Image result for red lion inn and suites 

Then, we get creative with the packages. We're certainly open to negotiating golf packages with the current owners of the Harbour View course, and we're willing to look at a few others. Charter boats are a big business in Morehead City, N. C., where I grew up, and Little River has all of the ones that are in the Myrtle Beach area.  Adding an outbuilding to the property with a walk-in freezer is something to consider.

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Two casino boats operate out of Little River, but we don't expect a whole lot of interaction with them. Their TripAdvisor reviews (they have a bubble score of 3.5, which for a hotel we'd make to mean "this property has problems but it's managing its problems"; and as for us, we don't like managing problems . . .) seem to be written by people we don't want writing our TripAdvisor reviews while they're feeling cranky and writing up a review about having to pay for the food twice on the boat, or getting seasick, or not being able to see much of anything from the boat once you travel offshore past the territorial waters.

And the boats offer hotel packages for $68 to $78: I don't know what the net payable to the hotel per night would be on that, but even if it's the whole $68 to $78, it's certainly not something we're going to allow ourselves to be dependent upon, if we bother with it at all -- this property's current 51.1% occupancy notwithstanding. We're not that big on resort markets to begin with (the only reason we're bothering with Little River is because it has the potential to be something more), and some of the most absolutely worthless tourism-dominated hotel markets we've ever visited in person are Atlantic City (how many other places do you see rooms at a Courtyard by Marriott at $72.00 per night?) and Cherokee (any Hampton Inn or Holiday Inn Express that can't get a rate higher than that of a 30-year-old Baymont Inn is in "survival and maintenance" mode). Proximity to a casino is not a demand generator for hotels -- if anything, it's a counter-demand generator, a kiss of death, the casinos take away with their left hand what they give with their right. Yes, the casino draws a lot of tourists, but they also have an overbuilt hotel facility attached with plush rooms to rent to high rollers, and to rent cheaply to gamblers of more modest means, with enough left over to drive the rates down for all other hotels in the market where they're located. Clearly the operators of those casino boats have the takers among the competing Myrtle Beach hotels for rooms rented at under $75, without having had to invest in a 500-room hotel tower in which to put up 200 gamblers per night. We don't have a social or moral problem with gambling: we'll be happy to rent the players rooms for a fair price (and to be fair, we've noted that sometimes those hotel packages run a bit higher, by the way), and during the winter we may get desperate enough to rent a bunch of rooms at $78.00 or below, but as a general rule we want to try and get a better rate for our rooms.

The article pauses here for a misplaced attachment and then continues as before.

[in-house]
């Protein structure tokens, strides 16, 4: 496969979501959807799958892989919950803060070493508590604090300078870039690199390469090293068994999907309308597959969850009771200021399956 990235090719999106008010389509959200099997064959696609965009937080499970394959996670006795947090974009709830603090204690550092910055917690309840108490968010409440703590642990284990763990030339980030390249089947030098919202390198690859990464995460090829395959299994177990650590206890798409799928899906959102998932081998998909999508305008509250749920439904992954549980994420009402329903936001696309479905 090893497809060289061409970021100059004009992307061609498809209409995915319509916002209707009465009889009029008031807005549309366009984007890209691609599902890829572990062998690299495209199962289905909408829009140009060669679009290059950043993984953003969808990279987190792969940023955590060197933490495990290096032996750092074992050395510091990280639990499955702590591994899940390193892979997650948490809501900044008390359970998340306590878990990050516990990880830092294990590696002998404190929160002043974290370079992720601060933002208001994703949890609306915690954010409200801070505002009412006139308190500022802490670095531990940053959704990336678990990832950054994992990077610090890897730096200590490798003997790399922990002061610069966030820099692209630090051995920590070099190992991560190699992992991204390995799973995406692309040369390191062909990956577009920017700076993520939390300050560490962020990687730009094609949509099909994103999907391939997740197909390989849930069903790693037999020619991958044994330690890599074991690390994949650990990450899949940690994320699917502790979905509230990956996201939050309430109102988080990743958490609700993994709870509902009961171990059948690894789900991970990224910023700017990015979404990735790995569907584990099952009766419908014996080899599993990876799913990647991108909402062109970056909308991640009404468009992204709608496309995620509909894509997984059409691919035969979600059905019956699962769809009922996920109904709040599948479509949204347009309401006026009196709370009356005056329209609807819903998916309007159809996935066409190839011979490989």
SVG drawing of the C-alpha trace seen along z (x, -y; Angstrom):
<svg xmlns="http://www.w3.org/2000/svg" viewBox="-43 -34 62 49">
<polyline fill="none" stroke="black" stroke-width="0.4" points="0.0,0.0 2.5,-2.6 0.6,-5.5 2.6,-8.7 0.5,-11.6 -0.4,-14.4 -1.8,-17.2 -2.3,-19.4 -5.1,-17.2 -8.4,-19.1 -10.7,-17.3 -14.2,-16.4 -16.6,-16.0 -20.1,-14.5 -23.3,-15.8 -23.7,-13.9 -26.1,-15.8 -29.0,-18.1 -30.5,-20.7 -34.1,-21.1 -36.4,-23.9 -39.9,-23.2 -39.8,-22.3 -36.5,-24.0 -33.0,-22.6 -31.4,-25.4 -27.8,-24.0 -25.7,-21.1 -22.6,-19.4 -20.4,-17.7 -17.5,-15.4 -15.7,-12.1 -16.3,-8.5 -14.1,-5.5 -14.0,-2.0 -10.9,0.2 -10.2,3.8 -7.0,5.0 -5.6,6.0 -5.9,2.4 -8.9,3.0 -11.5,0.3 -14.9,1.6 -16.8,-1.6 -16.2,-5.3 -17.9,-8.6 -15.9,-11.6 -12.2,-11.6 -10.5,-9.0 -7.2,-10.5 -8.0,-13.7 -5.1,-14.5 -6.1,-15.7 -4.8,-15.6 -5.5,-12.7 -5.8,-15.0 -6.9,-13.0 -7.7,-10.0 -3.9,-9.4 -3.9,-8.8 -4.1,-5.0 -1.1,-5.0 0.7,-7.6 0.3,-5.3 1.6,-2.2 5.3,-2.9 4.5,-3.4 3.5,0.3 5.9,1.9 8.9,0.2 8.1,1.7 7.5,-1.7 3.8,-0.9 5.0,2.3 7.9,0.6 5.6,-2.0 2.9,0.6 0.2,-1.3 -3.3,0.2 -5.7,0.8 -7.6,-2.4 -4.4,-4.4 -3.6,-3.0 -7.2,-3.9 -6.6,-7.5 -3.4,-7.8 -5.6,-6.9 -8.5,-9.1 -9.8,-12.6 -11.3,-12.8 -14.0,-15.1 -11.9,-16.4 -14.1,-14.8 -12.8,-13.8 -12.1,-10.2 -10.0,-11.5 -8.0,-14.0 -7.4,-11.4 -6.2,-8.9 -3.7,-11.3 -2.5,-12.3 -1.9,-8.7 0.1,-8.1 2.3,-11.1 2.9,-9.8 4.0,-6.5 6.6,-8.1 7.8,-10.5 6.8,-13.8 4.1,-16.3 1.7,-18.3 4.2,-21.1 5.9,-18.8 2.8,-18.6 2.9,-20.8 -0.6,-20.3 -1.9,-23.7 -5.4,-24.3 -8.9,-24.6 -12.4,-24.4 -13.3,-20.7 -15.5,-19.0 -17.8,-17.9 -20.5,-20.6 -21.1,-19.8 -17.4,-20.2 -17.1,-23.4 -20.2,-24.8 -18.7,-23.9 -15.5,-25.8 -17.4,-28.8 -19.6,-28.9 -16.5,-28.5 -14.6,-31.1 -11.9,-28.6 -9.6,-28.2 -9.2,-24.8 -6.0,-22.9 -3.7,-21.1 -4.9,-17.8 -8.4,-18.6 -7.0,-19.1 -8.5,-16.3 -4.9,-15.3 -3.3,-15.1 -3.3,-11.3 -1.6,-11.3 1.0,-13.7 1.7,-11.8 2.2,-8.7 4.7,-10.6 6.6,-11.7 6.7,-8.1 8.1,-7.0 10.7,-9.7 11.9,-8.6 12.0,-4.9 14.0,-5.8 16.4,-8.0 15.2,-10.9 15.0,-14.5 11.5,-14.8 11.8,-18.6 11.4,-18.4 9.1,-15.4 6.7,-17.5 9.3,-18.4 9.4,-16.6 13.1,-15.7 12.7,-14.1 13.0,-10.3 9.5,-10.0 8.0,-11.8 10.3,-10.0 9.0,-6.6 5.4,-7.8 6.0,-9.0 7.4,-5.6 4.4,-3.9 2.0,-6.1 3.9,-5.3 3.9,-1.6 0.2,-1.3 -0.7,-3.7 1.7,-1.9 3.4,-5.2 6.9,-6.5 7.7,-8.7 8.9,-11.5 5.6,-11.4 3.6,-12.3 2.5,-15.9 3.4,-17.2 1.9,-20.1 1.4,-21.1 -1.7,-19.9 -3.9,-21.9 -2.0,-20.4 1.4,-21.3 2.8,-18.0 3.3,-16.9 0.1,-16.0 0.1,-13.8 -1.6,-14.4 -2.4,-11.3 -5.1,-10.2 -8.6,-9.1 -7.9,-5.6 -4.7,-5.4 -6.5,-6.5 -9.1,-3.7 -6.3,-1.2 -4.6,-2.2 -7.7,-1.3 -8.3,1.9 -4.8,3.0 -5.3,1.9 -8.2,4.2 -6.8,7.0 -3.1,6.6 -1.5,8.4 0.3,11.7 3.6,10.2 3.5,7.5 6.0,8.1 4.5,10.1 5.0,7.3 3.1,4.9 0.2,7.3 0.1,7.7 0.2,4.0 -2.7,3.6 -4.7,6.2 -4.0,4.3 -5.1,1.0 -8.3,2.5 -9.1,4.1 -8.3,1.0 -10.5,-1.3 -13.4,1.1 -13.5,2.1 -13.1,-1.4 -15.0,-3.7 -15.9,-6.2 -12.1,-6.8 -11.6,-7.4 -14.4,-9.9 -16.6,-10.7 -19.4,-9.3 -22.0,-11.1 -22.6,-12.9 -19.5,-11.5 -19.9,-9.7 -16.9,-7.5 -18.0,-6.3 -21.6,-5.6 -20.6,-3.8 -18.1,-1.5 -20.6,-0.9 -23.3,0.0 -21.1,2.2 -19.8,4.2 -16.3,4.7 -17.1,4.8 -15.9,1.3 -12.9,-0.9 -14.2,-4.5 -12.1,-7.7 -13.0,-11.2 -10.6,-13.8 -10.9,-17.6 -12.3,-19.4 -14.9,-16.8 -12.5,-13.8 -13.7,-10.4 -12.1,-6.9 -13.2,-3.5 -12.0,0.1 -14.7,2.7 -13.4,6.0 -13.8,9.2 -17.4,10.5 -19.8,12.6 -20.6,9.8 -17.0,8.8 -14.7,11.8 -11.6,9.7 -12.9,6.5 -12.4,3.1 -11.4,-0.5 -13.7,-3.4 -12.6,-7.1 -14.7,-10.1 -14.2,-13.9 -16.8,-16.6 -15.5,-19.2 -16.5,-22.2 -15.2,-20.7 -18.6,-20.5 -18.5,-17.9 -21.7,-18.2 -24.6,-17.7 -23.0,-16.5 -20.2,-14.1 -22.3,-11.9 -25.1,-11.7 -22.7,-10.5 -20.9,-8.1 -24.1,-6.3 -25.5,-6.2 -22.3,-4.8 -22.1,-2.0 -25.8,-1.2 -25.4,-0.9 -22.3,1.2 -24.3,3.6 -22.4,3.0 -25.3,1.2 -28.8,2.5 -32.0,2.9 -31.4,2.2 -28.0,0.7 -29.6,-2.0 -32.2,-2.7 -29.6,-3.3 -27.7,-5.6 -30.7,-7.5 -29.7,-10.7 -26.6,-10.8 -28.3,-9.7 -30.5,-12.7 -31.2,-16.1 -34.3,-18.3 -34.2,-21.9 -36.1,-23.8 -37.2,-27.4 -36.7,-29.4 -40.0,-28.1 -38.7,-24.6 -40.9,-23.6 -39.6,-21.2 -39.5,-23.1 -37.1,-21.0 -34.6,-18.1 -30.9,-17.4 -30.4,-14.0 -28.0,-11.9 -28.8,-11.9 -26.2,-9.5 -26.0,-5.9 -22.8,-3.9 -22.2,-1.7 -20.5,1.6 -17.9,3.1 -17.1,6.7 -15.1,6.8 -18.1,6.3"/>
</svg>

The Myrtle Beach area badly needs a more diverse economy: an area, especially one this heavily populated, that is so heavily dependent upon a single economic driver (in this case, tourism) cannot claim to have an altogether healthy economy, no matter how well you're raking it in on the tourism dollars. What if a hurricane hits and wipes out much of the area out for a few years? (People who've lived here for a long time may remember Hurricane Hugo: Charleston isn't that far away . . .) There goes your tourism, and the entire area economy, for the year or two it would take to repair the damage and rebuild. Military towns are the most commonly seen examples, and the ones I'm most familiar with (I grew up near a couple of them), but the economy of any city that's solely reliant on a single economic driver is vulnerable. Look at what Detroit has come to today because of its reliance, for years, solely on automobile manufacturing.

If economic diversity is going to happen for the Myrtle Beach area (and we need to do better than Hooters Air), it's going to have to happen here in Little River. Here, you have the resources for it, the retirees, the capital, the skills that can be shared with younger entrepreneurs who'd like to live around Myrtle Beach. This hotel can be a force for that. We would seriously consider knocking out a few rooms to create the ultimate hotel business center; and we should deploy our meeting space and other resources to support the formation, locally, of a SCORE chapter.

Image result for score service corps of retired executives